Army Secretary John McHugh (Mark Wilson / Getty Images)
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A congressman who is pressing the Army to explain a mystery surrounding nine potential Silver Star recipients said Army Secretary John McHugh still has questions to answer.
Rep. Duncan Hunter, R-Calif., a Marine combat veteran who served two tours in Iraq and one in Afghanistan before running for Congress, said McHugh's answer regarding an awards records data breach left "ambiguity" and "unaddressed concerns."
"In the cases of the Silver Stars in question and possibly a greater depth of misidentified award recipients, it is critical that Soldiers are rightly and fully recognized for their combat actions — a commitment that I know we share," Hunter said in a Nov. 9 letter to McHugh.
In August, a private contractor exposed online a database of Army awards that contained nine Silver Star recipients who are not listed in the Defense Department's Valor Awards website.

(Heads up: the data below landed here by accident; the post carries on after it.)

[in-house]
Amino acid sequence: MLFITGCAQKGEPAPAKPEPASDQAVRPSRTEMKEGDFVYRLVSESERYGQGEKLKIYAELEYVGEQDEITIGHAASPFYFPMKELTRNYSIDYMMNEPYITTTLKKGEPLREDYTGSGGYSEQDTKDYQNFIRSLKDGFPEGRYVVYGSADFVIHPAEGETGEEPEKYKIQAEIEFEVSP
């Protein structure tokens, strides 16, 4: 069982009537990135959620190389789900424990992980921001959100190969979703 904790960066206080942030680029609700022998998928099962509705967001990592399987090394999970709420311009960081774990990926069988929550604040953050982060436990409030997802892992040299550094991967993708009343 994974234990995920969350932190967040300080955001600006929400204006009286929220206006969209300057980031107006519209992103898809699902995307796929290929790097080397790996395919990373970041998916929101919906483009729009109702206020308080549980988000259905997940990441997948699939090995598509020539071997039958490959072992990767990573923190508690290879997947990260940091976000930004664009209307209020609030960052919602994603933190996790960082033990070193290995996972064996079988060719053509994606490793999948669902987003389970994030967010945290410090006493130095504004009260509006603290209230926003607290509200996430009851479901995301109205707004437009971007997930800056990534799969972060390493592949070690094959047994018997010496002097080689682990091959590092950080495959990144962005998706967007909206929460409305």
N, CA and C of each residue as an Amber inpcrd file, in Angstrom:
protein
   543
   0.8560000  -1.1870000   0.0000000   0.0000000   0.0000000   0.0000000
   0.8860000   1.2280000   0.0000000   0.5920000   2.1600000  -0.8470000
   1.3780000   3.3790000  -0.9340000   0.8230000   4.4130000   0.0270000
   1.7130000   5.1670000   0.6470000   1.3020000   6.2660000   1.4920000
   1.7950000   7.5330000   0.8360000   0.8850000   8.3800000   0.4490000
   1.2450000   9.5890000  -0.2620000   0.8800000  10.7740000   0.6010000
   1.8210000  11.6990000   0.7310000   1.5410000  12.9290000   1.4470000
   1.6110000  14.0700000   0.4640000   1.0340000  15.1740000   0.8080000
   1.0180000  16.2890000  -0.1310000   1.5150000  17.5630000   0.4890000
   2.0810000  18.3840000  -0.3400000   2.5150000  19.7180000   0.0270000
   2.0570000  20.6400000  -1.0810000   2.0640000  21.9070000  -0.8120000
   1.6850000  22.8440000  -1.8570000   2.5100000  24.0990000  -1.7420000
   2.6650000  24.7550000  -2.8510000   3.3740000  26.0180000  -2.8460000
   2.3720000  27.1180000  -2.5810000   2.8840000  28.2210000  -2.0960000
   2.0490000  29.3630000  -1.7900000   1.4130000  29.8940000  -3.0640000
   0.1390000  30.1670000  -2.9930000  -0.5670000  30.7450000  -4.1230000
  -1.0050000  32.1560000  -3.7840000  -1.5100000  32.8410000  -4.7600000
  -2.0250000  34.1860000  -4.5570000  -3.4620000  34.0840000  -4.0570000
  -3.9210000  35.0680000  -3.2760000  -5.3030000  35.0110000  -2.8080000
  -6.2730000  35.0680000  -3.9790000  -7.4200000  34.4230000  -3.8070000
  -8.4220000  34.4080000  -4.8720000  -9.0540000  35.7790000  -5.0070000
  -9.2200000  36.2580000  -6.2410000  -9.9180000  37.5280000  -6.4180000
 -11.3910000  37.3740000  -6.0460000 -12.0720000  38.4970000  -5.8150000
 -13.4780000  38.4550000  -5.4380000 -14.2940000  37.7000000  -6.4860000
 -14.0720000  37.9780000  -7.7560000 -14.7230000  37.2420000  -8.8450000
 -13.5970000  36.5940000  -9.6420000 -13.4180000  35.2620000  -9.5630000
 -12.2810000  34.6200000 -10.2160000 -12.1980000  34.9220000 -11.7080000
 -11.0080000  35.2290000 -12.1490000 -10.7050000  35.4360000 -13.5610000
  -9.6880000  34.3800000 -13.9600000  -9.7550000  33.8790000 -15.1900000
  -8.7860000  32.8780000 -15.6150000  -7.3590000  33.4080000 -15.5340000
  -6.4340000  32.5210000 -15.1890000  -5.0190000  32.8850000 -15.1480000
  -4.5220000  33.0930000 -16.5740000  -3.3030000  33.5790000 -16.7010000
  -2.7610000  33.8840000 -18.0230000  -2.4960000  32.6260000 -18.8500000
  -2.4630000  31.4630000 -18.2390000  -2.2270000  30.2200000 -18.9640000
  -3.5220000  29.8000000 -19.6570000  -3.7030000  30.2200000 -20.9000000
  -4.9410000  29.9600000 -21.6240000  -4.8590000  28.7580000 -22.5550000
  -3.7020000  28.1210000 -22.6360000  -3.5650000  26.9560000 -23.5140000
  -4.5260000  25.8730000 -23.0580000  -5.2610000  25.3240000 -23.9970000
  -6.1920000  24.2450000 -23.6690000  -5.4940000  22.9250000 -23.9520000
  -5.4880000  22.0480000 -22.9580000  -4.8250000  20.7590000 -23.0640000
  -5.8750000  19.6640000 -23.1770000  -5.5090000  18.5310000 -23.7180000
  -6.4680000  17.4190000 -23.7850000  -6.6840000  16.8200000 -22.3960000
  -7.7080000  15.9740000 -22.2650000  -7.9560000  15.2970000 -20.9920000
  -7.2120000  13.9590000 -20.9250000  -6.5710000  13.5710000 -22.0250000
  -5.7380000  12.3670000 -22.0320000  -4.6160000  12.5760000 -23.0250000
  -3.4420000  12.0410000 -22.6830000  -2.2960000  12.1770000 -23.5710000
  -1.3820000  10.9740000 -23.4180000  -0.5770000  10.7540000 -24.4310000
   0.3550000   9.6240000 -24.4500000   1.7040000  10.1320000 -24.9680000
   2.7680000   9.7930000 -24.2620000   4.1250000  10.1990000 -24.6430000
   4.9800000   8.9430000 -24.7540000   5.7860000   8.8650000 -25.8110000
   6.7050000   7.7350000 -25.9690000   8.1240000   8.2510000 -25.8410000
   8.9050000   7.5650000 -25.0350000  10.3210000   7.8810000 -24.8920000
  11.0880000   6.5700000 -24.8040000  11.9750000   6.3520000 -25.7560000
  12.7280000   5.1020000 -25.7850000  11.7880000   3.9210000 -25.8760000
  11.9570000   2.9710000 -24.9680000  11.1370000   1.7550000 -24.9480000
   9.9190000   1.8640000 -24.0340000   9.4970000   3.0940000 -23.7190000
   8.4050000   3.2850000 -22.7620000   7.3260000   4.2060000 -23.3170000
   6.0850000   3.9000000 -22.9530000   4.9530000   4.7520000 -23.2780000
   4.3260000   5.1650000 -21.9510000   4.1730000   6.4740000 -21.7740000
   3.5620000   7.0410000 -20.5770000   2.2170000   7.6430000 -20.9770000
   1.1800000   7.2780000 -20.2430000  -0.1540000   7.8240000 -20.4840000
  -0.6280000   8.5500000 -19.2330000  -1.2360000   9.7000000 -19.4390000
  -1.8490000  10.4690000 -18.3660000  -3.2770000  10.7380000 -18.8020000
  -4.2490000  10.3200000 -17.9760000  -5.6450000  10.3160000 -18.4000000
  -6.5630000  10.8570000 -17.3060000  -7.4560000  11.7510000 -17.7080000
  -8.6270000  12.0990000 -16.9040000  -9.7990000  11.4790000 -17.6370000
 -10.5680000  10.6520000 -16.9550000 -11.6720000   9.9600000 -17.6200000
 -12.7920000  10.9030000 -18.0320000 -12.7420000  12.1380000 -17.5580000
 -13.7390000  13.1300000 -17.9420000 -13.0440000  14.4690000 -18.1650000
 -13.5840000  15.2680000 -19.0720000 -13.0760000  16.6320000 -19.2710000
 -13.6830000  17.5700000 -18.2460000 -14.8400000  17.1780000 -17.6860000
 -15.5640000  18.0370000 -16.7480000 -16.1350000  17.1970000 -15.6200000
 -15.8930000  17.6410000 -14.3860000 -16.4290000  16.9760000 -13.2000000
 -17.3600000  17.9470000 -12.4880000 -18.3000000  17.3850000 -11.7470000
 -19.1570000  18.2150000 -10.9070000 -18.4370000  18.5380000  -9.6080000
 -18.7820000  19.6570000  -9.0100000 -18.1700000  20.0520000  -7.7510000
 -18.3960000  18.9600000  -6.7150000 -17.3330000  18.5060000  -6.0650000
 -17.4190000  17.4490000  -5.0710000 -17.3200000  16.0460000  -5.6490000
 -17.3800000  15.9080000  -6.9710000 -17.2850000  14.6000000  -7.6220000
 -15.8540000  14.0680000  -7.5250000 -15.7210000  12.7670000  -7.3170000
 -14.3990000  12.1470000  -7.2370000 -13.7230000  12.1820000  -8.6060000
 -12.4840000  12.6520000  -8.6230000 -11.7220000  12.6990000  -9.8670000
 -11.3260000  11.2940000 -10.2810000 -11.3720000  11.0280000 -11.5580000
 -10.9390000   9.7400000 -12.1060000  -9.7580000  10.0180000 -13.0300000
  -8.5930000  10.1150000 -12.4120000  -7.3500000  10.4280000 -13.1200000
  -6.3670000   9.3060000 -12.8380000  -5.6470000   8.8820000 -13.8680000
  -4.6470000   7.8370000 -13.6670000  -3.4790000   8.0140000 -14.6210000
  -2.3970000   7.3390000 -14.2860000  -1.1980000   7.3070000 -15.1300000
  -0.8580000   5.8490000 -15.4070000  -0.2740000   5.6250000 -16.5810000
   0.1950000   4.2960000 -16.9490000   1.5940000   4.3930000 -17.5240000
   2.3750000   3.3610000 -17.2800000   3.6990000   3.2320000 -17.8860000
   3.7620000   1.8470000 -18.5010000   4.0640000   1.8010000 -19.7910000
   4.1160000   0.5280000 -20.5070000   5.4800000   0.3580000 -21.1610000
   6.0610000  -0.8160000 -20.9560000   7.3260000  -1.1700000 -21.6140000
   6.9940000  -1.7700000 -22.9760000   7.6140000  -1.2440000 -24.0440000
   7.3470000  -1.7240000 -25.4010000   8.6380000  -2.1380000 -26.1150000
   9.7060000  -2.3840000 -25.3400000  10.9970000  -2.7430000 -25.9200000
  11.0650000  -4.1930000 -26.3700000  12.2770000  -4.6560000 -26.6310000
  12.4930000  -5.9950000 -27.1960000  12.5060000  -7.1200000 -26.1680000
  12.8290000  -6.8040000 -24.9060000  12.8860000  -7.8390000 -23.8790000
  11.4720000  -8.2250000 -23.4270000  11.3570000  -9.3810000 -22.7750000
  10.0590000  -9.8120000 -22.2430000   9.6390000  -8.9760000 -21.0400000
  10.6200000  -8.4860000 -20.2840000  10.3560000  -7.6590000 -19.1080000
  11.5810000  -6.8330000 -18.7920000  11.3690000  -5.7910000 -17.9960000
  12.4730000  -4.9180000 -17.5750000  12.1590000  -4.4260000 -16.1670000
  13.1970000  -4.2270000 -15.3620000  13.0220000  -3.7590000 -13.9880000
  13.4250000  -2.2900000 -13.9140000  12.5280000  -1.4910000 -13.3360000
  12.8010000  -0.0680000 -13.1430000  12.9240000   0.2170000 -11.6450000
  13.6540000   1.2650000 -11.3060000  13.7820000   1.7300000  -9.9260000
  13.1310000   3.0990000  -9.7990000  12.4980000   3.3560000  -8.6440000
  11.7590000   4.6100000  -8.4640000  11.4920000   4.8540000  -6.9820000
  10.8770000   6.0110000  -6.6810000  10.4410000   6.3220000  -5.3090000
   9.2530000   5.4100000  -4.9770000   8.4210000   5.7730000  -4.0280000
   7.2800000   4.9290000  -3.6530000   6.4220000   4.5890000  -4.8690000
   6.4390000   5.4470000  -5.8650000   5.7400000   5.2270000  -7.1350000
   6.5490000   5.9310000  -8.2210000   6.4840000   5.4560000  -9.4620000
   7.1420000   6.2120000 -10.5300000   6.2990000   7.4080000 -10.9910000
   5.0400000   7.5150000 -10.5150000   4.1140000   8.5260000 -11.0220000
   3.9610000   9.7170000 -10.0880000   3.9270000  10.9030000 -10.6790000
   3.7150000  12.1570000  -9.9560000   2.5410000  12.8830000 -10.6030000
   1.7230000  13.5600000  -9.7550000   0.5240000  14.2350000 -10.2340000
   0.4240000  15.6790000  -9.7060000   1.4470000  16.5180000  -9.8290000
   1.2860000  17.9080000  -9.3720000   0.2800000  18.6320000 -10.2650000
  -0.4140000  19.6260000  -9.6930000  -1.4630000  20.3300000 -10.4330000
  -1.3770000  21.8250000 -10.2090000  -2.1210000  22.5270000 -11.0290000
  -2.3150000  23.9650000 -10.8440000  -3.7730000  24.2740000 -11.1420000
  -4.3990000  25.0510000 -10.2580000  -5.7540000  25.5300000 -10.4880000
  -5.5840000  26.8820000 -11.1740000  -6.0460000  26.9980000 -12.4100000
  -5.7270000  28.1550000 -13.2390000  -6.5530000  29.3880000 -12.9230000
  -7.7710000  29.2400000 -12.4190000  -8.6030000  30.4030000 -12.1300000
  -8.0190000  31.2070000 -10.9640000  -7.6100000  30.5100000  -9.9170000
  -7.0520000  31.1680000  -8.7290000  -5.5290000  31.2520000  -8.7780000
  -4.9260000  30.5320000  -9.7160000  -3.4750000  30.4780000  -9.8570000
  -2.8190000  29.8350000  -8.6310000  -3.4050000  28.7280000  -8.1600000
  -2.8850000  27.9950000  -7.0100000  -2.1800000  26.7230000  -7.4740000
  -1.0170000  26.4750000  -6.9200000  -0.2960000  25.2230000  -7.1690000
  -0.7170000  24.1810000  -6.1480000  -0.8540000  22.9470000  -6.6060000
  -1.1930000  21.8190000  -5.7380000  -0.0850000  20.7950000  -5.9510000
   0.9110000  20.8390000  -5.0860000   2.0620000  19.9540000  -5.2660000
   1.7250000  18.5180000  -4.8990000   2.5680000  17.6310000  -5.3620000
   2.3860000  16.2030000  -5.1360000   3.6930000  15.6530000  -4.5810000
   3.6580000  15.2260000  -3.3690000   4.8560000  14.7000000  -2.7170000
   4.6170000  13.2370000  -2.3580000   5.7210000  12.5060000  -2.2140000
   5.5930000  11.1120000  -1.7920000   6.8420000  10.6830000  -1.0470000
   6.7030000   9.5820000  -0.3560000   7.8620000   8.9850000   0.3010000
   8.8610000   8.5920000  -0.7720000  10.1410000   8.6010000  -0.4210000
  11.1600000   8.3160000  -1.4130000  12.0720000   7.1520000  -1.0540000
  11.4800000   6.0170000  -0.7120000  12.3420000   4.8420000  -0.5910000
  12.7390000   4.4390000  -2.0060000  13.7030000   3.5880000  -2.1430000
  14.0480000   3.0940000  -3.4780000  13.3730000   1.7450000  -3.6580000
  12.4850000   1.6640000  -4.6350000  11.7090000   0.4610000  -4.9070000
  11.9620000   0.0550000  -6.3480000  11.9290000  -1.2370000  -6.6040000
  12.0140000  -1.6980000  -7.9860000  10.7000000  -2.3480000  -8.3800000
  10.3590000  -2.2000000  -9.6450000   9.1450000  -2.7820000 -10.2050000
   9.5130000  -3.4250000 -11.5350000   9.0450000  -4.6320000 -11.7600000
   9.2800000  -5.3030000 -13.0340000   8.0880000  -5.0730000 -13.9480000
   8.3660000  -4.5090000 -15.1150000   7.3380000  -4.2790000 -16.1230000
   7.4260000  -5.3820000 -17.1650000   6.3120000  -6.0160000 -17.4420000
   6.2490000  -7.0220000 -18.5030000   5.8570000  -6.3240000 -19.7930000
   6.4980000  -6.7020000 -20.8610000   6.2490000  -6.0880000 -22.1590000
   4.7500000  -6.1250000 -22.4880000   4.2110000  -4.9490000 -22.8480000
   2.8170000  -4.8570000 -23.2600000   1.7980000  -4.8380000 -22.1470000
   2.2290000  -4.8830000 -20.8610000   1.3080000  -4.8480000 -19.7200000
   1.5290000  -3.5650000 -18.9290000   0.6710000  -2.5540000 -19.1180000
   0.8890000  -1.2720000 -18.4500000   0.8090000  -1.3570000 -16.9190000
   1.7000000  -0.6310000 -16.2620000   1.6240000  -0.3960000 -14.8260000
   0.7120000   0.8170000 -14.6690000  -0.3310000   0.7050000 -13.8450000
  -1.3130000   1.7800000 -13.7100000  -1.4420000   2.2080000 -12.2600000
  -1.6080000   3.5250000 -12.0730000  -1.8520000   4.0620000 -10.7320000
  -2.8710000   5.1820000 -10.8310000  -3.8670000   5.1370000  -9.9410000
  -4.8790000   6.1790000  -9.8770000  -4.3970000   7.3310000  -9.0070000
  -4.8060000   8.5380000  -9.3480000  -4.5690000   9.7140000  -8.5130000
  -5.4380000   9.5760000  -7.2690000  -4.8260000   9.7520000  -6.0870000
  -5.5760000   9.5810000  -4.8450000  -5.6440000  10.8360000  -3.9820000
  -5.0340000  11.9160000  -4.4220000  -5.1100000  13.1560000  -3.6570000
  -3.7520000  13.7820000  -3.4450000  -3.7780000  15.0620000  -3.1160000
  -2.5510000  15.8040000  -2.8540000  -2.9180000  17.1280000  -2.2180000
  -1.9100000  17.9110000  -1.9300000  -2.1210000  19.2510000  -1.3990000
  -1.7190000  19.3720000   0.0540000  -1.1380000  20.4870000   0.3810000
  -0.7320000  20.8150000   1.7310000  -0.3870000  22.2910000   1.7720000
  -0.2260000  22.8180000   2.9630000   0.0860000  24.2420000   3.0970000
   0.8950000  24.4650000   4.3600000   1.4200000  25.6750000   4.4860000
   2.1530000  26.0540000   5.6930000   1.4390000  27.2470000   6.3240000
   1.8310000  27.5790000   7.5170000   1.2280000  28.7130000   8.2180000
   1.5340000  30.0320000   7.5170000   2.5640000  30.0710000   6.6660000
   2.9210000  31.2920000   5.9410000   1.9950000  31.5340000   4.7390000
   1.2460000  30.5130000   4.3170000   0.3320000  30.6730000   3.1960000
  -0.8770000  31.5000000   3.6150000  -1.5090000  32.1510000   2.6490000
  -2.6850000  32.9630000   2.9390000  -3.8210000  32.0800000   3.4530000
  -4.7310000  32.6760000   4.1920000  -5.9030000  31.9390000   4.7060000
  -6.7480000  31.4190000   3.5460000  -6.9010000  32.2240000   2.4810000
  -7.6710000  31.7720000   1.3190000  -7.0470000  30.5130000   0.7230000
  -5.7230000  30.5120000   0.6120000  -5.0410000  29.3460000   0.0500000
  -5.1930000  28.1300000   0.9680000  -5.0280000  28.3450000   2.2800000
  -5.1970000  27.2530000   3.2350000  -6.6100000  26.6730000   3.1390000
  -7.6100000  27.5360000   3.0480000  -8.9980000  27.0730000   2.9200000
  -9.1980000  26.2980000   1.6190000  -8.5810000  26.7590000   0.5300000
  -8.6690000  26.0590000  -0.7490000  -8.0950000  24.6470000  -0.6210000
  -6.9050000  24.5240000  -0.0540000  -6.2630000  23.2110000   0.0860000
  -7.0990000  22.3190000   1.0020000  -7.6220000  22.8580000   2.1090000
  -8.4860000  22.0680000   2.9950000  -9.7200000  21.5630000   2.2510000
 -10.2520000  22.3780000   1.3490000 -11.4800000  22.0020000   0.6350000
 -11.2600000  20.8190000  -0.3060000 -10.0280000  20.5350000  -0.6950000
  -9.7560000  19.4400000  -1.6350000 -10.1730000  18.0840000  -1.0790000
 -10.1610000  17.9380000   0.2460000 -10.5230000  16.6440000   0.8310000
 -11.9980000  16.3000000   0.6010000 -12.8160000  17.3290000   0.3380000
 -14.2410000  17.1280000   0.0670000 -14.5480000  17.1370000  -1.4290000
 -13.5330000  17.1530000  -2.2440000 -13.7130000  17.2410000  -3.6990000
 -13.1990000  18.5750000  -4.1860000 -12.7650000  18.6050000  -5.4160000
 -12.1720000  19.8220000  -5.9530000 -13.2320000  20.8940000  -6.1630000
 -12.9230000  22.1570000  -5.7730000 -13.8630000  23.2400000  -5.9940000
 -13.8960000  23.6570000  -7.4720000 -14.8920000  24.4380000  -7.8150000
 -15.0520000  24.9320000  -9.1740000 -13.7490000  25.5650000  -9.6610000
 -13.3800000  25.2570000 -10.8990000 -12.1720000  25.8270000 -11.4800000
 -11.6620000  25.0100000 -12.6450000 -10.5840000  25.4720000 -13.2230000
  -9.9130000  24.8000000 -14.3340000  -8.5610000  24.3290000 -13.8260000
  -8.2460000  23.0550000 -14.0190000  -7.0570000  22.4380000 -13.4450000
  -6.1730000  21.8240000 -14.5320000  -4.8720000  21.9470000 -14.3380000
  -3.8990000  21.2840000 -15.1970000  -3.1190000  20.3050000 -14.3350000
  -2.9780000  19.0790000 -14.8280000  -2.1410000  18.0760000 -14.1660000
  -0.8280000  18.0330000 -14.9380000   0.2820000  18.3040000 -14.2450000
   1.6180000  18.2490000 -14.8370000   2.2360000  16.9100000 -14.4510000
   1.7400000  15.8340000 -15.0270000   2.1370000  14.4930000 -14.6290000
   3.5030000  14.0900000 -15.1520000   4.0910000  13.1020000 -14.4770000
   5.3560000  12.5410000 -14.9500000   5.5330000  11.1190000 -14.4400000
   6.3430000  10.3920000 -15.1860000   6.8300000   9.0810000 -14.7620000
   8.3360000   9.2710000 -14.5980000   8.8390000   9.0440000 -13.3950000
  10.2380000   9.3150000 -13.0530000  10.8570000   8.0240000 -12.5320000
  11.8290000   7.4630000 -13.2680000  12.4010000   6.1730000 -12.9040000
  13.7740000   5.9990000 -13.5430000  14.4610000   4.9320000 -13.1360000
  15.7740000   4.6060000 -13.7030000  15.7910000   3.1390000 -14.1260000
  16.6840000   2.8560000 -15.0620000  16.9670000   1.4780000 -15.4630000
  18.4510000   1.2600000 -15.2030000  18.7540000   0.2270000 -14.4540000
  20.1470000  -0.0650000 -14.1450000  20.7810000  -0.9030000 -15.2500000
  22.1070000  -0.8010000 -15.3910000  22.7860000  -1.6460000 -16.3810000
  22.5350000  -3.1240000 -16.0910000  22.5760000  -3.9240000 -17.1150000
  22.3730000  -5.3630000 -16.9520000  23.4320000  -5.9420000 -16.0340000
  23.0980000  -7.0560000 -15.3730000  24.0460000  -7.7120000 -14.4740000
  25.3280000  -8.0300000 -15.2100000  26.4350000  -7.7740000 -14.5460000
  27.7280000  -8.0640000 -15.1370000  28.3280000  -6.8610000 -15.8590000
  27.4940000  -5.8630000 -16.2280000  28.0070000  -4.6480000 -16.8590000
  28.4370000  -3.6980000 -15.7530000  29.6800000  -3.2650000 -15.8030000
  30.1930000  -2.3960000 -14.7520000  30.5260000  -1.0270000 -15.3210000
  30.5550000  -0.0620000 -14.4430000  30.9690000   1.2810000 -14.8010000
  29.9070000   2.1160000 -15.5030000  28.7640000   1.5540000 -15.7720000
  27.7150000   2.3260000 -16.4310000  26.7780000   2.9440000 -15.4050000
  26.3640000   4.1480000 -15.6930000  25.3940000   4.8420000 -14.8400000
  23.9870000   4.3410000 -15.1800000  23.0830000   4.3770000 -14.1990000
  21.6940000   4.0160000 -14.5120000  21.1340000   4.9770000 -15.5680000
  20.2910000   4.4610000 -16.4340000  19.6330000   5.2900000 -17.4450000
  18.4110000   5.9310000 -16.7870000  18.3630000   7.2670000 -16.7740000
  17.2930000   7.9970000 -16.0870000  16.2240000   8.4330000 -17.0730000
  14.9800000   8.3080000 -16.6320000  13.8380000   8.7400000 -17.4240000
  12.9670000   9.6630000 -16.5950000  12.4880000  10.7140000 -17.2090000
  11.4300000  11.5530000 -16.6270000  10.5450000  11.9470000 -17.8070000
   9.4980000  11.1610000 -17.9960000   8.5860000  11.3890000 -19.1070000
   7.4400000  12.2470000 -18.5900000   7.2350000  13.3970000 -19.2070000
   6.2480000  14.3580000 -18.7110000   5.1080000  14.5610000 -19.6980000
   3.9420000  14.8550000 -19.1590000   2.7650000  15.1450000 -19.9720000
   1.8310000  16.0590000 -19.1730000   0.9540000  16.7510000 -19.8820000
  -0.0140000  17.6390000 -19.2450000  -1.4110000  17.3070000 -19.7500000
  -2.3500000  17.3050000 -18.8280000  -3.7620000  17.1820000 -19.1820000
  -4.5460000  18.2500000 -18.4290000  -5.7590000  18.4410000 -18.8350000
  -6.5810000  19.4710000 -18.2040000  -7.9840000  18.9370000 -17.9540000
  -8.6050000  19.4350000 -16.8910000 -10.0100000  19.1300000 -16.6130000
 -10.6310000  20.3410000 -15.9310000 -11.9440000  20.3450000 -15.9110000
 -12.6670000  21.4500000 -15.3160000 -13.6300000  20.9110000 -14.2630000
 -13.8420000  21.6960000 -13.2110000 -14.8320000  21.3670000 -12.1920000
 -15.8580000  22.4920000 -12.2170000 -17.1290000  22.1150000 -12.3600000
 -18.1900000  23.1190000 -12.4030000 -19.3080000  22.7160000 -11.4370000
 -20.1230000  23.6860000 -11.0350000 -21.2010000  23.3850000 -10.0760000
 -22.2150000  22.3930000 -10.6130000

In response to an inquiry by Hunter, McHugh said in a Nov. 5 letter that four of these recipients did not receive the Silver Star, and the remaining five did, "but are not listed due to the sensitive nature of the operation in which they participated."
Hunter, an advocate for transparency in the awards process, asked in his letter why the Army is classifying information about award recipients themselves, and not only their actions.
Do the recipients even know they received the award, he asked. And if they do, are they allowed to wear their awards?
If the awards were classified, why was information about them available to a private contractor for a listing the Army planned to make public, Hunter asked.
Hunter also asked McHugh whether the Army is conducting a review related to the four soldiers who did not receive the Silver Star to determine whether similar errors exist elsewhere.
In McHugh's Nov. 5 letter, he detailed the Army's efforts to investigate the breach that led a file of valor information for 518 of the Army's most decorated soldiers since 2001 to appear online, and to protect the 32 soldiers whose personal information appeared in the database.
Each of the 32 soldiers, or their next of kin, was contacted by Human Resources Command and offered one year of paid credit monitoring to correspond with the compromised Social Security number.
McHugh said he directed a formal investigation of the breach, which included a review of the service's processing procedures for high-level awards. Personnel who routinely handle personal information were being "retrained on handling procedures to ensure the information is appropriately safeguarded," he said.